Red Tape Frequently Chokes Logic, Justice
Postscript to a tragedy;
Two and a half years ago, a young Norwalk housewife returned from the home of a neighbor to find her husband sprawled dying across his bed. He had been shot through the head with a .22-caliber rifle.
There was no mystery to the fatal shooting. Within minutes after they arrived at the scene, County Sheriff's Department detectives had three suspects in custody, and detailed confessions from each.
And it was those confessions which turned the killing into one of the most bizarre tragedies ever to take place in Southern California.
The story was headlines, not only here, but all across the nation.
The persons who "plotted" to shoot the 31-year-old steelworker were his own three sons -- ages 10, 9 and 7. The 7-year-old actually pulled the trigger.
Although it's off the front pages now, the story's not over.
Yesterday I was visited by the mother of the three boys. I'm not going to mention her name, or the names of her children. The family is still living in Southern California -- in another neighborhood now, where people don't know their story.
But I am going to tell a few of the astounding facts which she related to me concerning the present plight of the family.
Immediately following the shooting, the boys were made wards of Juvenile Court. But eventually the mother was able to get all of them back home on probation.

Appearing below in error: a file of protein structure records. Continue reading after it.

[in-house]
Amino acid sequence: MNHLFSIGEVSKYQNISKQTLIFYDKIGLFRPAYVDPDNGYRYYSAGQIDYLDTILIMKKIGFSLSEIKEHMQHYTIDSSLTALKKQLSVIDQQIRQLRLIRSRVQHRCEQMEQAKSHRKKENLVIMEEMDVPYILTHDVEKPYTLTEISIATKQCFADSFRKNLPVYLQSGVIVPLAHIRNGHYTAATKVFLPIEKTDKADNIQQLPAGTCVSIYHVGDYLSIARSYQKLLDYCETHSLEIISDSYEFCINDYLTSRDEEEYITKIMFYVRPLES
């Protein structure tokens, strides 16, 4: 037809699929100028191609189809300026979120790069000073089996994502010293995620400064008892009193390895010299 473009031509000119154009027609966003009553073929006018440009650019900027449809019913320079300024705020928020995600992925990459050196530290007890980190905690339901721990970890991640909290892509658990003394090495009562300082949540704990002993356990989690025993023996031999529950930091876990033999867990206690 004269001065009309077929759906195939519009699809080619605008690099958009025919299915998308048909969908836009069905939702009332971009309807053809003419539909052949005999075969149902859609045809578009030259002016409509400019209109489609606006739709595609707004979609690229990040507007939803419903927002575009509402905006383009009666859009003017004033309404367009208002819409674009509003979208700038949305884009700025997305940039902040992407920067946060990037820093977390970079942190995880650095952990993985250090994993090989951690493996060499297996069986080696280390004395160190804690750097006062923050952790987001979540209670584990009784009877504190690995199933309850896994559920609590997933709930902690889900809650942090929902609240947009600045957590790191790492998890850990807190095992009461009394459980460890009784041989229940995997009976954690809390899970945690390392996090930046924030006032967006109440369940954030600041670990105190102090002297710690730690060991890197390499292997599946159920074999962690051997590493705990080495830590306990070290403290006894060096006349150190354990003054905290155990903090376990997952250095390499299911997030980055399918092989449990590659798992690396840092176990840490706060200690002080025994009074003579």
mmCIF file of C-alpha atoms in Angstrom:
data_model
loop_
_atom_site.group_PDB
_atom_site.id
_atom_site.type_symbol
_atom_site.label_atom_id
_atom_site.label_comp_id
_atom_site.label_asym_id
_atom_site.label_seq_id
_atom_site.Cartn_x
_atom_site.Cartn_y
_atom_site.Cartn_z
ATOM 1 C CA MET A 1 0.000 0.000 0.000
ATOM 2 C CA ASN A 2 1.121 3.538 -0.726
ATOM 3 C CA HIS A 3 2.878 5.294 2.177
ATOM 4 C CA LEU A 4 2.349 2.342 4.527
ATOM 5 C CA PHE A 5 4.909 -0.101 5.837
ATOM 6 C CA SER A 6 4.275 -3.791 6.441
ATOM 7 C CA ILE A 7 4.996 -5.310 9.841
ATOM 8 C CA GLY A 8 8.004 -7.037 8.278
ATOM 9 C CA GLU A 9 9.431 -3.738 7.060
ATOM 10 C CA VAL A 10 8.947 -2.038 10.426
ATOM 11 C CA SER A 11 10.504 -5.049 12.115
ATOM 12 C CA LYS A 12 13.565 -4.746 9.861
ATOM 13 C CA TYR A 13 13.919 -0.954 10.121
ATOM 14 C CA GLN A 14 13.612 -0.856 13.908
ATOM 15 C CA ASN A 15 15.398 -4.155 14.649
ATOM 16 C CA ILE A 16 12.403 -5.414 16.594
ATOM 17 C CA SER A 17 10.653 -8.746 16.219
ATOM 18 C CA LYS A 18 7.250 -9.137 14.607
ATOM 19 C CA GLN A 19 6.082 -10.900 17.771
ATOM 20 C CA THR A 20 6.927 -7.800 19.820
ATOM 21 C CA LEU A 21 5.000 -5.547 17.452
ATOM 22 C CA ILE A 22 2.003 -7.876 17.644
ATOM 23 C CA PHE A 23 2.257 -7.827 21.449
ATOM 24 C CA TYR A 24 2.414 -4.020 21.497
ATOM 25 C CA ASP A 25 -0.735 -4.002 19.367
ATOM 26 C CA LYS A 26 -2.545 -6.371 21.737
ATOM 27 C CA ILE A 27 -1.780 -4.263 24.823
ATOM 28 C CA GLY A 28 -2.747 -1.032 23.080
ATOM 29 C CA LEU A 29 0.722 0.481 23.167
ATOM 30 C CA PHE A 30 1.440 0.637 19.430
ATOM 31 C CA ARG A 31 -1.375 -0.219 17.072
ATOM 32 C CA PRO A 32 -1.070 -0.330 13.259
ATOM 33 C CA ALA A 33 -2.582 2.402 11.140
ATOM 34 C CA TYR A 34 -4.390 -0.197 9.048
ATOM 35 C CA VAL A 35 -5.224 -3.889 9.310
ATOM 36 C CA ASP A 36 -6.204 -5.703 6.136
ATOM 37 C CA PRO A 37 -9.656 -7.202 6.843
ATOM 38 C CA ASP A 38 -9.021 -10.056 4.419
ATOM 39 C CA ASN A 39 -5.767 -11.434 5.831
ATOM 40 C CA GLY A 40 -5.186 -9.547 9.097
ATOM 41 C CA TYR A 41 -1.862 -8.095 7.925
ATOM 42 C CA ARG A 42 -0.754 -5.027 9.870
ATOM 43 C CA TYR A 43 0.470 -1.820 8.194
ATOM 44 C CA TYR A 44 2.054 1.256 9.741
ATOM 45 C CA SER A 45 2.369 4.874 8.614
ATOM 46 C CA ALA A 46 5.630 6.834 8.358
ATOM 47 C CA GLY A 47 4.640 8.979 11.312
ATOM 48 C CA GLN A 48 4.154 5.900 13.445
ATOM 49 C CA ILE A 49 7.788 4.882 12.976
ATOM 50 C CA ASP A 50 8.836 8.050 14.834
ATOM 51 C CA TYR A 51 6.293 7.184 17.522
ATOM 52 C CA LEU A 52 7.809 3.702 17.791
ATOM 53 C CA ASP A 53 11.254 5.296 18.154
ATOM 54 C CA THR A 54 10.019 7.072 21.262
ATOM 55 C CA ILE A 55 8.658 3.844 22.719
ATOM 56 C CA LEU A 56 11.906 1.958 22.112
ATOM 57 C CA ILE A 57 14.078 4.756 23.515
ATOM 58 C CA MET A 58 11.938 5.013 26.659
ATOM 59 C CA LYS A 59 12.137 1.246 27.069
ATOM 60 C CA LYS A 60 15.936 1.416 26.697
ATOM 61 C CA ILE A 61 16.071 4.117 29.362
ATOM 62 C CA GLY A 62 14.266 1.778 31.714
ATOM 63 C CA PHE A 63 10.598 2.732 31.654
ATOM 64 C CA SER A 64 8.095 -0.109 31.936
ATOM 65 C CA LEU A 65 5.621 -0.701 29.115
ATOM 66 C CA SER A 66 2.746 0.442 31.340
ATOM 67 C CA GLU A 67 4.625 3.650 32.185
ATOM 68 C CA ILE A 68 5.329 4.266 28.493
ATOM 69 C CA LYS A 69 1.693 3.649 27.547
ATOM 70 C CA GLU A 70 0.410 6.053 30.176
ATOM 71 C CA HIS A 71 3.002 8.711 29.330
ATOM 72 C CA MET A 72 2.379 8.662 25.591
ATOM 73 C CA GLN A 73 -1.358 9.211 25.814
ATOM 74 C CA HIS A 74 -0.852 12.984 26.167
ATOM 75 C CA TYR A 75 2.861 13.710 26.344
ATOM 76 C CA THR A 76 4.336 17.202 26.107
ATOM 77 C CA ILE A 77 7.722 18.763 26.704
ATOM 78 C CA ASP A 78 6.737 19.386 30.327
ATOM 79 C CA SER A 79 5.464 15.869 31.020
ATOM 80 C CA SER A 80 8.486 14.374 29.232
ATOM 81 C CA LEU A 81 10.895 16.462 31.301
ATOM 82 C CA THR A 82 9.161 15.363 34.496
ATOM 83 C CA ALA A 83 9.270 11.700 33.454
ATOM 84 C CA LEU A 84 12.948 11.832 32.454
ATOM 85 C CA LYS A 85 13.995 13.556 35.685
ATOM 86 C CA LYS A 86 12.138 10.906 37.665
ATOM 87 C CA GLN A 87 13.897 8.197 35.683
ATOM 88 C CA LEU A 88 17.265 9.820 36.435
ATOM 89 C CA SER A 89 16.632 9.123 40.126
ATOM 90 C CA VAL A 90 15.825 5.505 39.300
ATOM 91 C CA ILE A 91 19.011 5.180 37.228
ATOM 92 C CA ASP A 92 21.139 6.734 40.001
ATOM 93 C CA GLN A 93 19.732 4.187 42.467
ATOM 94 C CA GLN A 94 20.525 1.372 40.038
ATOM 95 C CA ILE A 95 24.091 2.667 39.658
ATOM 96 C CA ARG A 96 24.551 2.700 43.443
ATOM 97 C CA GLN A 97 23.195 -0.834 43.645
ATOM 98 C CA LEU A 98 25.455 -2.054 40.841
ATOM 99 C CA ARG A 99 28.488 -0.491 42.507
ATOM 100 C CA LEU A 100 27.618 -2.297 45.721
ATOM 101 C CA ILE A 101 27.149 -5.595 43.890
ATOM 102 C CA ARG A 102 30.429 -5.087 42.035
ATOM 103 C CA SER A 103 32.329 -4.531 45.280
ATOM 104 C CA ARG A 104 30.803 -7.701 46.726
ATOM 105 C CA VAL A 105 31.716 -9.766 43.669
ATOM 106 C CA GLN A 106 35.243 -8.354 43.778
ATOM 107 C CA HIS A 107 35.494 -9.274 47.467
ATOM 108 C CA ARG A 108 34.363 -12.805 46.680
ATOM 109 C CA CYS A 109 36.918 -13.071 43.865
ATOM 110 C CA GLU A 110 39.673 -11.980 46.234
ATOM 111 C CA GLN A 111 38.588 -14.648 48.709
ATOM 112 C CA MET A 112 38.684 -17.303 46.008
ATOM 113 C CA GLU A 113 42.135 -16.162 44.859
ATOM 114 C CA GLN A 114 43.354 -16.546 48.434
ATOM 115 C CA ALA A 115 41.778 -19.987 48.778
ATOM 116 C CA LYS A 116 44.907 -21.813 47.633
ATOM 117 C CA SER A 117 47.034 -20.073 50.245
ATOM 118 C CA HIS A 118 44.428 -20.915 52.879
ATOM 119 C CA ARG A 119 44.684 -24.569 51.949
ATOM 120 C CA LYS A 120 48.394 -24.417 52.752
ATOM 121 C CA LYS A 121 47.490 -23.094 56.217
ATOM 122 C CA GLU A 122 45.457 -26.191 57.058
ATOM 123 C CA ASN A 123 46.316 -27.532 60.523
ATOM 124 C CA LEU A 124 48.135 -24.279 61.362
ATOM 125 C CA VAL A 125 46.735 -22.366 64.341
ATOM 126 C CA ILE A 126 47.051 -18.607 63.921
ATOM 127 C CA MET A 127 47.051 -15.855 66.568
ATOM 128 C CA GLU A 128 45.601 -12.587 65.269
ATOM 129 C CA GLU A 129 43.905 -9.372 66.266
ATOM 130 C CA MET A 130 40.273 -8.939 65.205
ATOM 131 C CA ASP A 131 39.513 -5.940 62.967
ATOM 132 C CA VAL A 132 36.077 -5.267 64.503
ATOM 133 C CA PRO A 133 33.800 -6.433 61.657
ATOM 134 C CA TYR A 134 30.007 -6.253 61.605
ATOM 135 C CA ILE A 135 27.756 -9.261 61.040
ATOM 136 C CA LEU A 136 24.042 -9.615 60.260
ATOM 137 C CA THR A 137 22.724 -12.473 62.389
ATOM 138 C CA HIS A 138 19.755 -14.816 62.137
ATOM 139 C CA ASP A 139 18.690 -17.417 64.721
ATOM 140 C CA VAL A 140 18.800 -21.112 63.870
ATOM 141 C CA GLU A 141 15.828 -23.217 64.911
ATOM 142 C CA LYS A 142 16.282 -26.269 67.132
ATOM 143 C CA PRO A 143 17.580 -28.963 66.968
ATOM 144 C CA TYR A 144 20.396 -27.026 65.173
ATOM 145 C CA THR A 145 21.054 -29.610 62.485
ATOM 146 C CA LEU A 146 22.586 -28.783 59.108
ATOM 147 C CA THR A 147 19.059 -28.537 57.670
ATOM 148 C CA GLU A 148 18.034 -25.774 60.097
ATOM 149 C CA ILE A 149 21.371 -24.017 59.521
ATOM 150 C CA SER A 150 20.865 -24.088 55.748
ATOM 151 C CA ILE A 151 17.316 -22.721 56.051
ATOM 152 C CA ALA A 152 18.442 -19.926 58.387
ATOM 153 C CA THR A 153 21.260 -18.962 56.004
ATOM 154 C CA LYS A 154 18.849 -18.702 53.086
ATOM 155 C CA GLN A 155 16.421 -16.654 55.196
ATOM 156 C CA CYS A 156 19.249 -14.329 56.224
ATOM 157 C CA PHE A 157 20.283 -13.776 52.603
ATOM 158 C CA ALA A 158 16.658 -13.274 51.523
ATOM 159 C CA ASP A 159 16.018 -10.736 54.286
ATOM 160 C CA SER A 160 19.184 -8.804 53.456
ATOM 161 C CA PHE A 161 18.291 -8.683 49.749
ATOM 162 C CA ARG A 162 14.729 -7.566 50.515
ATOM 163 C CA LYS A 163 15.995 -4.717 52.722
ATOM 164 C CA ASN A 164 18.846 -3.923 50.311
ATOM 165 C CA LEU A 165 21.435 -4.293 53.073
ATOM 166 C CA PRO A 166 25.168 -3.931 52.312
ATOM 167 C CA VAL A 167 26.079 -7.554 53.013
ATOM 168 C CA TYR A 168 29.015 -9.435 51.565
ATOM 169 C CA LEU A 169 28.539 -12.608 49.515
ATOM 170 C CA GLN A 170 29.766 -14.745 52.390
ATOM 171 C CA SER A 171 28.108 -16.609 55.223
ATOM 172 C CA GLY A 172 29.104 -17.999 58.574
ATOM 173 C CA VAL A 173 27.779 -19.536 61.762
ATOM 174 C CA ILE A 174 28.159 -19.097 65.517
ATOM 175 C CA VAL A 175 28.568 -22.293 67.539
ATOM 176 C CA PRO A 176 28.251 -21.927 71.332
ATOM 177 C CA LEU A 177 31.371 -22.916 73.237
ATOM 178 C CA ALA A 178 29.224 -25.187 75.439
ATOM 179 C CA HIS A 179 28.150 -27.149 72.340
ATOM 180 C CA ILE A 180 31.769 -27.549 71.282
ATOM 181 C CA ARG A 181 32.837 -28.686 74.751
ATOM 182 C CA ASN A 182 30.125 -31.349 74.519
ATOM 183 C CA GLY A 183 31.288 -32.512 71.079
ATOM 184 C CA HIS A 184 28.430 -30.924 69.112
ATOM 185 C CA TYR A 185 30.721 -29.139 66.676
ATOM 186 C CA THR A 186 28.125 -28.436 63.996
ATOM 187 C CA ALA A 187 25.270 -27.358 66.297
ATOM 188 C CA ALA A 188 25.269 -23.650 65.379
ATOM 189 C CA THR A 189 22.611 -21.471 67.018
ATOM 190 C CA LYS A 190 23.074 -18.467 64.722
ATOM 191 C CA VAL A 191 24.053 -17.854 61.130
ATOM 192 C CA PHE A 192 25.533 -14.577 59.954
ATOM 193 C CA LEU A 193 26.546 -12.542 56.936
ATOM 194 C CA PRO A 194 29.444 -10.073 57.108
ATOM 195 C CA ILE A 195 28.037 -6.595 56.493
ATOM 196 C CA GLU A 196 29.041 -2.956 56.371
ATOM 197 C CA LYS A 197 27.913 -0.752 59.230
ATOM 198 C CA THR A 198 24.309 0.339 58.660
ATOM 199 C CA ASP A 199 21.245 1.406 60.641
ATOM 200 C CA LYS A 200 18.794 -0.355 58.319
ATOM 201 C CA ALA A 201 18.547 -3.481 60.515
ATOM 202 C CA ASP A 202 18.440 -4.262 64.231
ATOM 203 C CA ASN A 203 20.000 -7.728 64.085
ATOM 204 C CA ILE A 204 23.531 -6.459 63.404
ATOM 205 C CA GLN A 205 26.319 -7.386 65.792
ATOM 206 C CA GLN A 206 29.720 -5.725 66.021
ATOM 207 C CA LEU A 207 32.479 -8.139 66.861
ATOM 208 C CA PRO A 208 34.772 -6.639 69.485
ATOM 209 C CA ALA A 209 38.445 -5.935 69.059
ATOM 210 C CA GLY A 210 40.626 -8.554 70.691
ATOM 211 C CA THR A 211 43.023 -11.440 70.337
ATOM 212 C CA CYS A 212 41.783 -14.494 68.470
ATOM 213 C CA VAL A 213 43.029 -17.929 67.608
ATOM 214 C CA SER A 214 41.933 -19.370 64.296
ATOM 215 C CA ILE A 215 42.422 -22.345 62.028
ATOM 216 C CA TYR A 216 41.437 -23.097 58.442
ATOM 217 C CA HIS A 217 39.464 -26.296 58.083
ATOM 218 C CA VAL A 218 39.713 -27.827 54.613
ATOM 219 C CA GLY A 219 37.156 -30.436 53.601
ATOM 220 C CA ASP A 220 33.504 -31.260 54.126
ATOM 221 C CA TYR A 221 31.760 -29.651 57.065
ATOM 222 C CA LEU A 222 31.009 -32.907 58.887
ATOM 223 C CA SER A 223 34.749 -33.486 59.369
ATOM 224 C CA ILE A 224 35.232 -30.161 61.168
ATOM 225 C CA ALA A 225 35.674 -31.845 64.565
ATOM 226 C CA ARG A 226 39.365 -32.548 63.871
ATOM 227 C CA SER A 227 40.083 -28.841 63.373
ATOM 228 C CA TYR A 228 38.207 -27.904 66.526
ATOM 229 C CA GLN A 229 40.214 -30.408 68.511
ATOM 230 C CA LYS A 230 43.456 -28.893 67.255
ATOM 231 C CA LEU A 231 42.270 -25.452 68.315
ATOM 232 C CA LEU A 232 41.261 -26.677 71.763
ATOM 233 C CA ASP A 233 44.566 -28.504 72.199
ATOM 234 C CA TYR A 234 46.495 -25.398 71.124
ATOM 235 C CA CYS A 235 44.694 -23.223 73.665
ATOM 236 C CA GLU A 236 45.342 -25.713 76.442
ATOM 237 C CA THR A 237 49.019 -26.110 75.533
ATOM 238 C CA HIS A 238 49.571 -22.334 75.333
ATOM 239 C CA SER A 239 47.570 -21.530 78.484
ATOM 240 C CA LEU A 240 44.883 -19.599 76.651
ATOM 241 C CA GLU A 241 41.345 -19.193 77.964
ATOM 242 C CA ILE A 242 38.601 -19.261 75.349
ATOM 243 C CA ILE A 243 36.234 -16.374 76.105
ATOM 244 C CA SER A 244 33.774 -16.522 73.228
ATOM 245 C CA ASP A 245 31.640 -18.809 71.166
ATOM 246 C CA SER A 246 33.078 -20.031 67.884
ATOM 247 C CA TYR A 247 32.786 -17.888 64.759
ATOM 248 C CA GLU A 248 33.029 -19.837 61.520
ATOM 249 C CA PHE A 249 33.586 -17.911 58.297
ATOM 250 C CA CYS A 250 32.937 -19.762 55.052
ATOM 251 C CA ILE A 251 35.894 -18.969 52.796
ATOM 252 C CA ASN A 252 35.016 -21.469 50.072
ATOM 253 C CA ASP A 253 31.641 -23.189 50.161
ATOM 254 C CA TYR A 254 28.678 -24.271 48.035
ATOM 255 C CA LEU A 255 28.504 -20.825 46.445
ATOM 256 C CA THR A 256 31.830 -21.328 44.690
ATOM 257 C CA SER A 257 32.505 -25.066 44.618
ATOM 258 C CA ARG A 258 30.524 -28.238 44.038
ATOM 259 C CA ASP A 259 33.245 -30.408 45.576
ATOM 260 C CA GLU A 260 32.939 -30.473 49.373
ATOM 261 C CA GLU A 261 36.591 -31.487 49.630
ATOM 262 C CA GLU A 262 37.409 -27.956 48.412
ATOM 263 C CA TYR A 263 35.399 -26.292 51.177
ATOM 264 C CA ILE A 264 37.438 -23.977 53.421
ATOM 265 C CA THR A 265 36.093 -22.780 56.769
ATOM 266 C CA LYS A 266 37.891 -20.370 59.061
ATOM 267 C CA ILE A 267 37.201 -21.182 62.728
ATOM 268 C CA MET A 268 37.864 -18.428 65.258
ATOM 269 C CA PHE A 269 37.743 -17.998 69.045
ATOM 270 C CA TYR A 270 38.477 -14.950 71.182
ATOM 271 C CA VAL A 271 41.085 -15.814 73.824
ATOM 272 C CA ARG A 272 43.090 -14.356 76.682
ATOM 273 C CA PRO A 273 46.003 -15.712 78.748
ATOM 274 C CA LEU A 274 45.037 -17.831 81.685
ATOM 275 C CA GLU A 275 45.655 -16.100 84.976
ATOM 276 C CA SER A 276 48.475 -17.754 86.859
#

By all rights, the family should be receiving nearly $220 a month in Social Security benefits. The woman's deceased husband paid for this insurance, just like millions of others are paying for it, every day.
But on a very very questionable technicality, the family is not getting the full amount due.
At present the widow is receiving only $118 a month.
Shares for the three boys, who even today don't fully understand the consequences of their act, have been withheld.
The reasoning of the Social Security office:
Because the children were never charged with a crime, they can't be cleared. That apparently, is the logic of the Social Security office.
Pride of the Individual
The boys' mother struggled along as long as she could without additional assistance. Finally, last year, she broke down and applied for state aid. Today she gets it -- an additional $153 a month.
But it's charity. Money she doesn't want. Combined with the $118 Social Security check, it gives her $271 a month.
But she'd rather settle for the $220, and get her family's name off the charity roles.
"I could supplement the $220 by doing some work," she told me. "Baby-sitting. Any kind of work. I'm not lazy. But as a charity case, I'm not allowed to.
"What I'm fighting for, actually, is less money that I'm getting now. But," she added, "at least it's money that's rightfully mine."